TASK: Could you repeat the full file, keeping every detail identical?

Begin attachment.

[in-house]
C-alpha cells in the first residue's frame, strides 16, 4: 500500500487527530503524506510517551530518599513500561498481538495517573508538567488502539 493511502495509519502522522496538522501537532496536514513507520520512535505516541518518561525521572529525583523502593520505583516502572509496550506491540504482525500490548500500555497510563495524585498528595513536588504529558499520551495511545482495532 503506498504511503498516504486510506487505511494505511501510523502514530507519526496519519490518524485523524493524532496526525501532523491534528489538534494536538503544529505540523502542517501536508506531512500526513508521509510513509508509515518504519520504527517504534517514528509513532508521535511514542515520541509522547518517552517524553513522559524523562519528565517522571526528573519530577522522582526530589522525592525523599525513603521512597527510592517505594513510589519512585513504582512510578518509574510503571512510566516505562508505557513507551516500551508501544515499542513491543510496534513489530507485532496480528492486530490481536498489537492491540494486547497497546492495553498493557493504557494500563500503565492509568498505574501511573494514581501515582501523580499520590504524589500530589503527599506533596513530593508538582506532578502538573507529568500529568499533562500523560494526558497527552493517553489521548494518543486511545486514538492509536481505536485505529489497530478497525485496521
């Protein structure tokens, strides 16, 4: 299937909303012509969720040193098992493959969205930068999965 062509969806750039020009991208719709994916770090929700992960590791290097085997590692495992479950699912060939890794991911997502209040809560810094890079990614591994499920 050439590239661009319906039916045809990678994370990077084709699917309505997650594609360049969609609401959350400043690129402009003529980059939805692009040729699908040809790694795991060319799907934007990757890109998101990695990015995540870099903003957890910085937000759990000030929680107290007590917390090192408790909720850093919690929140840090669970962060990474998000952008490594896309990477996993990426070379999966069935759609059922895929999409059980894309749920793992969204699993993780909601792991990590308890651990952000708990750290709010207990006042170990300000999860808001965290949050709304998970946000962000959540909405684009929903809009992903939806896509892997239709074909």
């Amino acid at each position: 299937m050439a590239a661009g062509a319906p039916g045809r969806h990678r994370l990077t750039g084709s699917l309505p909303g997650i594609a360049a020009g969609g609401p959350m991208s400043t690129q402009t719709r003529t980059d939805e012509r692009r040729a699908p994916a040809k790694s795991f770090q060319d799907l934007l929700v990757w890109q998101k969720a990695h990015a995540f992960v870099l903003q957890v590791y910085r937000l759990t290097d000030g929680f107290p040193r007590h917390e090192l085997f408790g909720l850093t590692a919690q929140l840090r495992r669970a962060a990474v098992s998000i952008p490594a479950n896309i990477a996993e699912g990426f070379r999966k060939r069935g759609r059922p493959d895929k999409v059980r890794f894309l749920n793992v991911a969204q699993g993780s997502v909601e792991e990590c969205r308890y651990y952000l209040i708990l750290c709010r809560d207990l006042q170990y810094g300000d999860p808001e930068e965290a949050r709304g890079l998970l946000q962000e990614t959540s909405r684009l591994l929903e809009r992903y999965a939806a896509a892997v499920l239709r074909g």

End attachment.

[in-house]
C-alpha cells in the first residue's frame, strides 16, 4: 500500500487527530503524506510517551530518599513500561498481538495517573508538567488502539 493511502495509519502522522496538522501537532496536514513507520520512535505516541518518561525521572529525583523502593520505583516502572509496550506491540504482525500490548500500555497510563495524585498528595513536588504529558499520551495511545482495532 503506498504511503498516504486510506487505511494505511501510523502514530507519526496519519490518524485523524493524532496526525501532523491534528489538534494536538503544529505540523502542517501536508506531512500526513508521509510513509508509515518504519520504527517504534517514528509513532508521535511514542515520541509522547518517552517524553513522559524523562519528565517522571526528573519530577522522582526530589522525592525523599525513603521512597527510592517505594513510589519512585513504582512510578518509574510503571512510566516505562508505557513507551516500551508501544515499542513491543510496534513489530507485532496480528492486530490481536498489537492491540494486547497497546492495553498493557493504557494500563500503565492509568498505574501511573494514581501515582501523580499520590504524589500530589503527599506533596513530593508538582506532578502538573507529568500529568499533562500523560494526558497527552493517553489521548494518543486511545486514538492509536481505536485505529489497530478497525485496521
């Protein structure tokens, strides 16, 4: 299937909303012509969720040193098992493959969205930068999965 062509969806750039020009991208719709994916770090929700992960590791290097085997590692495992479950699912060939890794991911997502209040809560810094890079990614591994499920 050439590239661009319906039916045809990678994370990077084709699917309505997650594609360049969609609401959350400043690129402009003529980059939805692009040729699908040809790694795991060319799907934007990757890109998101990695990015995540870099903003957890910085937000759990000030929680107290007590917390090192408790909720850093919690929140840090669970962060990474998000952008490594896309990477996993990426070379999966069935759609059922895929999409059980894309749920793992969204699993993780909601792991990590308890651990952000708990750290709010207990006042170990300000999860808001965290949050709304998970946000962000959540909405684009929903809009992903939806896509892997239709074909």
């Amino acid at each position: 299937m050439a590239a661009g062509a319906p039916g045809r969806h990678r994370l990077t750039g084709s699917l309505p909303g997650i594609a360049a020009g969609g609401p959350m991208s400043t690129q402009t719709r003529t980059d939805e012509r692009r040729a699908p994916a040809k790694s795991f770090q060319d799907l934007l929700v990757w890109q998101k969720a990695h990015a995540f992960v870099l903003q957890v590791y910085r937000l759990t290097d000030g929680f107290p040193r007590h917390e090192l085997f408790g909720l850093t590692a919690q929140l840090r495992r669970a962060a990474v098992s998000i952008p490594a479950n896309i990477a996993e699912g990426f070379r999966k060939r069935g759609r059922p493959d895929k999409v059980r890794f894309l749920n793992v991911a969204q699993g993780s997502v909601e792991e990590c969205r308890y651990y952000l209040i708990l750290c709010r809560d207990l006042q170990y810094g300000d999860p808001e930068e965290a949050r709304g890079l998970l946000q962000e990614t959540s909405r684009l591994l929903e809009r992903y999965a939806a896509a892997v499920l239709r074909g």